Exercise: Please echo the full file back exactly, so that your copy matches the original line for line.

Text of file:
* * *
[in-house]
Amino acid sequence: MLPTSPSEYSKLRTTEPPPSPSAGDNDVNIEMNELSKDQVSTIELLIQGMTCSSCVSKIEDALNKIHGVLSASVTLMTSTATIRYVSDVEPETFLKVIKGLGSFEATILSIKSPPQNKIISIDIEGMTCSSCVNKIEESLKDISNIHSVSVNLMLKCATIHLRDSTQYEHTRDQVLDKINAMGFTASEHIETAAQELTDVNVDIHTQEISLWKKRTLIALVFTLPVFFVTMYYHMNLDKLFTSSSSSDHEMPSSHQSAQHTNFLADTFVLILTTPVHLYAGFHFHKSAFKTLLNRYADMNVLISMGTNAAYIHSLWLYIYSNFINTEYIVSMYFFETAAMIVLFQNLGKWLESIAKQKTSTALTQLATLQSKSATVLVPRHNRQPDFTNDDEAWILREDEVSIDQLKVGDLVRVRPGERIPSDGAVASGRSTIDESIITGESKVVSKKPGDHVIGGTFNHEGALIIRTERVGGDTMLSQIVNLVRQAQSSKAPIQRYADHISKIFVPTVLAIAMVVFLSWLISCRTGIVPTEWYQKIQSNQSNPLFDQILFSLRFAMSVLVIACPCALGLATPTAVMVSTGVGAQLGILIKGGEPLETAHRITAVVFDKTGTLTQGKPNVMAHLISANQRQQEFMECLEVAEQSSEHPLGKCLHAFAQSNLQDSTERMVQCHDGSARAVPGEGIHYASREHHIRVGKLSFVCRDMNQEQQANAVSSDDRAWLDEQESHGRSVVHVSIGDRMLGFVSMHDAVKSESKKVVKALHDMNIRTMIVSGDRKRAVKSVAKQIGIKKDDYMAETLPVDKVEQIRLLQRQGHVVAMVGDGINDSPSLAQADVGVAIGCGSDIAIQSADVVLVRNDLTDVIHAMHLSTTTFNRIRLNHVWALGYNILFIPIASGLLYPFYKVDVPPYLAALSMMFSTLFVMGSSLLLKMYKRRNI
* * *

[in-house]
Amino acid sequence: MLPTSPSEYSKLRTTEPPPSPSAGDNDVNIEMNELSKDQVSTIELLIQGMTCSSCVSKIEDALNKIHGVLSASVTLMTSTATIRYVSDVEPETFLKVIKGLGSFEATILSIKSPPQNKIISIDIEGMTCSSCVNKIEESLKDISNIHSVSVNLMLKCATIHLRDSTQYEHTRDQVLDKINAMGFTASEHIETAAQELTDVNVDIHTQEISLWKKRTLIALVFTLPVFFVTMYYHMNLDKLFTSSSSSDHEMPSSHQSAQHTNFLADTFVLILTTPVHLYAGFHFHKSAFKTLLNRYADMNVLISMGTNAAYIHSLWLYIYSNFINTEYIVSMYFFETAAMIVLFQNLGKWLESIAKQKTSTALTQLATLQSKSATVLVPRHNRQPDFTNDDEAWILREDEVSIDQLKVGDLVRVRPGERIPSDGAVASGRSTIDESIITGESKVVSKKPGDHVIGGTFNHEGALIIRTERVGGDTMLSQIVNLVRQAQSSKAPIQRYADHISKIFVPTVLAIAMVVFLSWLISCRTGIVPTEWYQKIQSNQSNPLFDQILFSLRFAMSVLVIACPCALGLATPTAVMVSTGVGAQLGILIKGGEPLETAHRITAVVFDKTGTLTQGKPNVMAHLISANQRQQEFMECLEVAEQSSEHPLGKCLHAFAQSNLQDSTERMVQCHDGSARAVPGEGIHYASREHHIRVGKLSFVCRDMNQEQQANAVSSDDRAWLDEQESHGRSVVHVSIGDRMLGFVSMHDAVKSESKKVVKALHDMNIRTMIVSGDRKRAVKSVAKQIGIKKDDYMAETLPVDKVEQIRLLQRQGHVVAMVGDGINDSPSLAQADVGVAIGCGSDIAIQSADVVLVRNDLTDVIHAMHLSTTTFNRIRLNHVWALGYNILFIPIASGLLYPFYKVDVPPYLAALSMMFSTLFVMGSSLLLKMYKRRNI